Corrales-Clottey: Follow the leaders

By Mike Samuels


Corrales-Clottey: Follow the leaders

One of the most intriguing aspects of the UFC is the fact that on any given night a fighter can lose a big fight and come back a few months later without a tune-up, only to raise the stakes once again. Wins and losses matter; but they are not life and death. Anyone who has ever watched Diego Corrales fight understands the life and death mentality that he brings to him each and every time out. Which is why it is of no surprise that Corrales, after two straight losses, (Jose Luis Castillo, Joel Casamayor) is jumping up to the welterweight division to challenge the young and very dangerous Joshua Clottey.

Corrales is the more accomplished fighter but with that merit comes the long road of punishment that he has had to travel down, especially in his two fights with the rugged Jose Luis Castillo. Despite his history Corrales continues to fight each and every opponent the same -- with raw passion and wrecklessness that few and far between would dare engage in.

Joshua Clottley is the one expection to that rule. Although young and somewhat "unproven," Clottley showed that he belongs by nearly dethroning WBO welterweight champion Antonio Margarito this past December. Clottley traded with the rugged Mexican brawler round after round, getting the best of the champion early on in the fight despite injuring his hand.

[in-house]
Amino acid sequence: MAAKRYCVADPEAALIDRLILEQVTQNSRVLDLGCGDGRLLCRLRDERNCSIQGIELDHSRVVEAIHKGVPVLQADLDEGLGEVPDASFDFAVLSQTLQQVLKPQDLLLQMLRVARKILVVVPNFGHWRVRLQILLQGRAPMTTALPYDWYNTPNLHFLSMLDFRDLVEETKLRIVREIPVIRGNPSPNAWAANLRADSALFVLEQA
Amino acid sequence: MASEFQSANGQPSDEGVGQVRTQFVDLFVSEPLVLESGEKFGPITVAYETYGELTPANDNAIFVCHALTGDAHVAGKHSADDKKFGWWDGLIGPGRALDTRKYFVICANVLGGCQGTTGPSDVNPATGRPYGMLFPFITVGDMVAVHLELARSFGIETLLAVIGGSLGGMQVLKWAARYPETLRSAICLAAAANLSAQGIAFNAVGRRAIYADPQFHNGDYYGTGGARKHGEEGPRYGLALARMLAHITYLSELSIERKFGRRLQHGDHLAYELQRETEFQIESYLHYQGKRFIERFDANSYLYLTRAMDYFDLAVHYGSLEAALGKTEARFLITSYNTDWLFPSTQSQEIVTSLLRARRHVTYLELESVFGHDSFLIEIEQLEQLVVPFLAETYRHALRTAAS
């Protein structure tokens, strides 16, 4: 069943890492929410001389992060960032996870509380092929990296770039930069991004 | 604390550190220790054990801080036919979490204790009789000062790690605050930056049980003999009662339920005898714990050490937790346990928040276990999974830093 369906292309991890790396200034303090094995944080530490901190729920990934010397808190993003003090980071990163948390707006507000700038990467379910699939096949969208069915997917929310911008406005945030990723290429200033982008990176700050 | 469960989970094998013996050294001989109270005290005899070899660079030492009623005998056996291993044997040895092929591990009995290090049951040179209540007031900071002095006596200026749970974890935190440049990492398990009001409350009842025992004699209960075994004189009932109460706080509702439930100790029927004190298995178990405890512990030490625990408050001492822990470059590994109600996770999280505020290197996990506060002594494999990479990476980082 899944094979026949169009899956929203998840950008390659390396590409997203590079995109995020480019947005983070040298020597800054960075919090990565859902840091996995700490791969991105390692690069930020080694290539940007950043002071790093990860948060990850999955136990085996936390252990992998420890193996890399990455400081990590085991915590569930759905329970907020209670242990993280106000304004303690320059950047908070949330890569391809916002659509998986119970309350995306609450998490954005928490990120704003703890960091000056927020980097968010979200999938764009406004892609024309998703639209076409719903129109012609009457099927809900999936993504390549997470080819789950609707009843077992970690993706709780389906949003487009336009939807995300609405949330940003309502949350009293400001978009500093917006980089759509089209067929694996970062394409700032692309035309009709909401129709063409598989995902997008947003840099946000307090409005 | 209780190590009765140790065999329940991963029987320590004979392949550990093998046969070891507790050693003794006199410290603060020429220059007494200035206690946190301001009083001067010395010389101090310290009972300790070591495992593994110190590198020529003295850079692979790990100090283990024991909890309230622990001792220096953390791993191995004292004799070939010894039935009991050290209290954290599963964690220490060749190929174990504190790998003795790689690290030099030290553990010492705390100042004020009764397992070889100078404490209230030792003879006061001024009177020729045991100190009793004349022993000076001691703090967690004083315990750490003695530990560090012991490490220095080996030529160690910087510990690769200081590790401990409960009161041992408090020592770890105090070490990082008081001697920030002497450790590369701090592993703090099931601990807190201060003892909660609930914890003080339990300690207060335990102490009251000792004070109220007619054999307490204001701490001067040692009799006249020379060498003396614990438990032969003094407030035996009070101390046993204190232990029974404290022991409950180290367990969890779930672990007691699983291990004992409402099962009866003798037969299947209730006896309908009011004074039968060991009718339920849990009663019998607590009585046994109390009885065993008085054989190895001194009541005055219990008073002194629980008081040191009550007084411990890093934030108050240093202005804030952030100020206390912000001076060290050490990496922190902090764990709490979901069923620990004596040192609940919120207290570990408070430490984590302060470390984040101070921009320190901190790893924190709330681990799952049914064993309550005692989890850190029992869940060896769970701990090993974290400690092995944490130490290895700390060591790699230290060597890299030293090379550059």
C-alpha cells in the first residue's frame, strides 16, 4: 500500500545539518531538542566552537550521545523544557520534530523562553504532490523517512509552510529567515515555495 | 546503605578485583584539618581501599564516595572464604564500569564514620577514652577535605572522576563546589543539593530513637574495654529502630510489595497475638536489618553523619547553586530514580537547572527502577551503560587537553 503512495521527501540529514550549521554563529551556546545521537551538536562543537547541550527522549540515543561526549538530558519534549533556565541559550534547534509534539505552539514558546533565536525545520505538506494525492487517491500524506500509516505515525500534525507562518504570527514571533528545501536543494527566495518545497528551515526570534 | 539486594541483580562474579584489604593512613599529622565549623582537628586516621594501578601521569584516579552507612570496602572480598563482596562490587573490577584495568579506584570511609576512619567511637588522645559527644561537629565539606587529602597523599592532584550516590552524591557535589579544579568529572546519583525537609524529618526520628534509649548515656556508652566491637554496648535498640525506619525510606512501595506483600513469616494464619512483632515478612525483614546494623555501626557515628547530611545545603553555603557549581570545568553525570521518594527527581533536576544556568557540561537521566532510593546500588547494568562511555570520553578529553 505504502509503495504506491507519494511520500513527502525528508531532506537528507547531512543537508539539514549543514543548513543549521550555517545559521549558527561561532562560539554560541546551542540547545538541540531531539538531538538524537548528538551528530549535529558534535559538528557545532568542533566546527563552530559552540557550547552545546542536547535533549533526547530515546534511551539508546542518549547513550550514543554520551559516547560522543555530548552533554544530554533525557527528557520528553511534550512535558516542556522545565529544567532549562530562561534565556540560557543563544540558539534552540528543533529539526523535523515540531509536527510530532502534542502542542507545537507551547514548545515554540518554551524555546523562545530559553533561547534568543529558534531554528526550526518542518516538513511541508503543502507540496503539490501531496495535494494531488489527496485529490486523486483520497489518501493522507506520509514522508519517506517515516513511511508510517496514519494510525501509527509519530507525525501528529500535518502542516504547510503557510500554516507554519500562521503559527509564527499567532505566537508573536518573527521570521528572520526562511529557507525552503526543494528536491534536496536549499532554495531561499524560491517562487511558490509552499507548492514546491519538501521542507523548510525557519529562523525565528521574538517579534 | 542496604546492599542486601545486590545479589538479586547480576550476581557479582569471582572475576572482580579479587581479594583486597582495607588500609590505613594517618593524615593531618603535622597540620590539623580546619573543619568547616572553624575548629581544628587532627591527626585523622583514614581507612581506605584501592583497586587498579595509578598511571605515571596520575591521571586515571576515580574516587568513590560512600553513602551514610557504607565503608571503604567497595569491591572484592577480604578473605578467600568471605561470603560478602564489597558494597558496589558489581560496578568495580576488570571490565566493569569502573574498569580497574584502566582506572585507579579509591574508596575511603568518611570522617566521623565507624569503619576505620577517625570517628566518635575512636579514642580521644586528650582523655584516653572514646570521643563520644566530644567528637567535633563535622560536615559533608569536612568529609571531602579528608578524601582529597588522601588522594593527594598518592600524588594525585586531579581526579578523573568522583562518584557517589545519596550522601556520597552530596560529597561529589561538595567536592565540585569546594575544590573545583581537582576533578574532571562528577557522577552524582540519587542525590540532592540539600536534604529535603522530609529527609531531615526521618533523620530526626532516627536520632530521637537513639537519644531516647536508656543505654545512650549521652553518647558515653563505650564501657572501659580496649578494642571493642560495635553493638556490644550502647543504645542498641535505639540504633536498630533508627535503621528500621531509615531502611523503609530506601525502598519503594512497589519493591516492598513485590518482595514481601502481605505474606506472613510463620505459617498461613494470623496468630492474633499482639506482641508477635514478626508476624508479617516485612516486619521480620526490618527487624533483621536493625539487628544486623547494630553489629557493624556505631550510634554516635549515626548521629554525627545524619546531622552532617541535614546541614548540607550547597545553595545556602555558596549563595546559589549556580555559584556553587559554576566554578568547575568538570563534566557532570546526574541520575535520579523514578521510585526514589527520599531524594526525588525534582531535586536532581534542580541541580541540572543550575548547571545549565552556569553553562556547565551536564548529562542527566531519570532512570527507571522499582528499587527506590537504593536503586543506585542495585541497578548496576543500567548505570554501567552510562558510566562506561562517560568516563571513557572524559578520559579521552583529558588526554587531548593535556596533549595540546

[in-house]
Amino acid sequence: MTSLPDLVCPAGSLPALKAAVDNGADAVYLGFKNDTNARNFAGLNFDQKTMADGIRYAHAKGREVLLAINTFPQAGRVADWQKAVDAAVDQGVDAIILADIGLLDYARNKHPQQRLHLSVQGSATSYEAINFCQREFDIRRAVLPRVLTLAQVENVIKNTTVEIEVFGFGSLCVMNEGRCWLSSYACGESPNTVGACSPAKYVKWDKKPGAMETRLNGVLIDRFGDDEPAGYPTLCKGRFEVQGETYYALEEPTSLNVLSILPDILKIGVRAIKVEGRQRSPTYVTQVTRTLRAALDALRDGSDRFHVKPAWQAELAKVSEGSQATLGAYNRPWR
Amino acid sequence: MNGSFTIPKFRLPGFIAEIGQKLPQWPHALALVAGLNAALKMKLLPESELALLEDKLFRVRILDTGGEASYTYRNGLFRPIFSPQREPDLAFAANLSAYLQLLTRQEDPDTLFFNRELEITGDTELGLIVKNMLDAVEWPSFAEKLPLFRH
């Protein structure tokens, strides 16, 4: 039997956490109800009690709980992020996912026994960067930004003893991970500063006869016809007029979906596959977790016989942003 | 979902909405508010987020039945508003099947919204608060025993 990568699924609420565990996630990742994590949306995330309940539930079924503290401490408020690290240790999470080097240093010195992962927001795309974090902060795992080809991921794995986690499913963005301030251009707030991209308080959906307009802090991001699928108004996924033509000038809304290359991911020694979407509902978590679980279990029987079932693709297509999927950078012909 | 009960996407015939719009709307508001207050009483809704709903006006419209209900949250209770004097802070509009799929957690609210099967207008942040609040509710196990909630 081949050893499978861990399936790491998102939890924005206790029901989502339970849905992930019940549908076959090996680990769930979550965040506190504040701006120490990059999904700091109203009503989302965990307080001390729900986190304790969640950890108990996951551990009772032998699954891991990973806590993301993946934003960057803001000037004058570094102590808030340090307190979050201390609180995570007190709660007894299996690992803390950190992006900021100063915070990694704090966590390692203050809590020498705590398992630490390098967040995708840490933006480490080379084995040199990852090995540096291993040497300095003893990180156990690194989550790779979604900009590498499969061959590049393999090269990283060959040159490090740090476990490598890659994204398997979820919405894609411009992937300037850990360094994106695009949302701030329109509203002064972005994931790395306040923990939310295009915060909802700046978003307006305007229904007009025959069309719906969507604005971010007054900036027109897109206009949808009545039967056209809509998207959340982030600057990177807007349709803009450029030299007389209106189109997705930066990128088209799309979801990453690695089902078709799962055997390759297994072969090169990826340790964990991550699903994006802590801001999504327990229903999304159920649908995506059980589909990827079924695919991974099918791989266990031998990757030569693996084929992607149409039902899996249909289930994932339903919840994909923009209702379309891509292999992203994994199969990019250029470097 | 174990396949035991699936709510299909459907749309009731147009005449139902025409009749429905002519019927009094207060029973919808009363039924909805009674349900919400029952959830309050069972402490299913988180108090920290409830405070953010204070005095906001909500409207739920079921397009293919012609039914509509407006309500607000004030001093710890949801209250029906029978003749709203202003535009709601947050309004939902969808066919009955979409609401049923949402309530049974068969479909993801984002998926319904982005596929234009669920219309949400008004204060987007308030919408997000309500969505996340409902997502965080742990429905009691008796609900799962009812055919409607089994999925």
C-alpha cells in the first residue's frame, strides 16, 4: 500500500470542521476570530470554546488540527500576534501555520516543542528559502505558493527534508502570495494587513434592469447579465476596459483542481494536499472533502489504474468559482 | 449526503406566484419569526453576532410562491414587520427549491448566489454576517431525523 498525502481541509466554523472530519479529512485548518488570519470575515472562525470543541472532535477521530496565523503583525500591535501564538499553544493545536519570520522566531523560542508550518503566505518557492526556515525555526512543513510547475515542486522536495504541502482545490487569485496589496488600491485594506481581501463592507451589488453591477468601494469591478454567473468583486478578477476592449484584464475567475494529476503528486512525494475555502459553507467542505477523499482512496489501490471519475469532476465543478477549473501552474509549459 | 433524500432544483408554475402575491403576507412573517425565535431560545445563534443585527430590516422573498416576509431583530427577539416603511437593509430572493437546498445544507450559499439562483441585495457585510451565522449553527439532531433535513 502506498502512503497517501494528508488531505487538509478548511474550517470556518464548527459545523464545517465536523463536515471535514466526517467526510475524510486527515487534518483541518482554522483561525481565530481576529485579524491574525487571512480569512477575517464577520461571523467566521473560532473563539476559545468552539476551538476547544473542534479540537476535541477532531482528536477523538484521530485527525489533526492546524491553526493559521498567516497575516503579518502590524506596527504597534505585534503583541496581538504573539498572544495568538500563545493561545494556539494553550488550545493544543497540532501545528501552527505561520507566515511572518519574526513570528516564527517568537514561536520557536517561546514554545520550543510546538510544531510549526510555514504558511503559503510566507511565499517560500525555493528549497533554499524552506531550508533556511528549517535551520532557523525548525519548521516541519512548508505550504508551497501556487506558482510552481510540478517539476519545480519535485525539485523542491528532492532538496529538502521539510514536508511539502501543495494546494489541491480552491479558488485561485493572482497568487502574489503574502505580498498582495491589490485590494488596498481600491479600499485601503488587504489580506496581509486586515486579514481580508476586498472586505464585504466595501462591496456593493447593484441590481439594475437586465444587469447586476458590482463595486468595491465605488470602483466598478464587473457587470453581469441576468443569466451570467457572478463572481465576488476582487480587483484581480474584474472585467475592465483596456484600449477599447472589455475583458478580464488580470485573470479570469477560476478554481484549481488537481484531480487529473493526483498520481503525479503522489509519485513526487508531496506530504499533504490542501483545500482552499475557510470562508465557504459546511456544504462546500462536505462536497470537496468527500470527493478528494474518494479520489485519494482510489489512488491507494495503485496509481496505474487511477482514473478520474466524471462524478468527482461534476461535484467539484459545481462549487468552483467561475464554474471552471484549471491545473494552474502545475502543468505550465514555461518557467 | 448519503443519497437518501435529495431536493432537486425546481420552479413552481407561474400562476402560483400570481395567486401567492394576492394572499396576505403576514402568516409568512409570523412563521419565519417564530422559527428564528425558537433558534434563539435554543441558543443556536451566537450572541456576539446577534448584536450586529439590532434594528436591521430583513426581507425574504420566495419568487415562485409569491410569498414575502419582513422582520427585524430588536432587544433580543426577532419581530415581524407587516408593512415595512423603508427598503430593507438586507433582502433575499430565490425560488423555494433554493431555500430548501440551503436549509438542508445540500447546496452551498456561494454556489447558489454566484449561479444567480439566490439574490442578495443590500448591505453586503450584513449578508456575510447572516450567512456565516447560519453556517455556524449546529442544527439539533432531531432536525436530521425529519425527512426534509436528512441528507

When you combine youth with size and strength and add to the fact that Clottey has a "nothing to lose" attitude, it is easy to see just why many around the sport would not criticize Corrales if he made his welterweight debut against a safer opponent. But that is not the kind of fighter Corrales is, or ever has been. He is constantly pushing the envelope and taking his body to the limits. This type of machoism may have shortened his career in the long run, but it has helped revive a sport that some believe will be struggling to catch up to other fighting genres in the near future -- if it hasn't happend already.

Whether or not Corrales defeats Clottey is not the point.  He's already won in terms of marketability, fanfare and overall accomplishments. While other fighters on other networks are using their feature time to showcase themselves, Corrales is showcasing the best that the sport has to offer. In order for boxing to get it right, those in charge should take some notes on just how Diego Corrales handles not only himself but his career inside the ring.

Many people outside boxing circles may not know too much about Joshua Clottey.  They probably don't know awhole lot about Diego Corrales either. But if any new fan tunes in to this welterweight bout on Saturday they will leave with a new appreciation for the sport.  It's only a small step to bring boxing back to the top. But it is a step that Corrales and Clottey are taking.

Eventually, someone needs to follow the lead.

QUICK FLURRY: Last week the Grand Rapids Press broke the news that local Golden Gloves fighter Justin Jones, 19, was indeed the son of former fighter Floyd Mayweather SR. Mayweather appeared to be happy about the news and plans on helping his son after assisting in work with Floyd Mayweather JR's. upcoming PPV bout against Oscar De la Hoya. Jones can be seen this Saturday, April 7th, in competing in the Golden Gloves tournament at the Grand Armory on 44th steet in Wyoming, Michigan. Tickets are available at the door. Fights start at 7PM EST.


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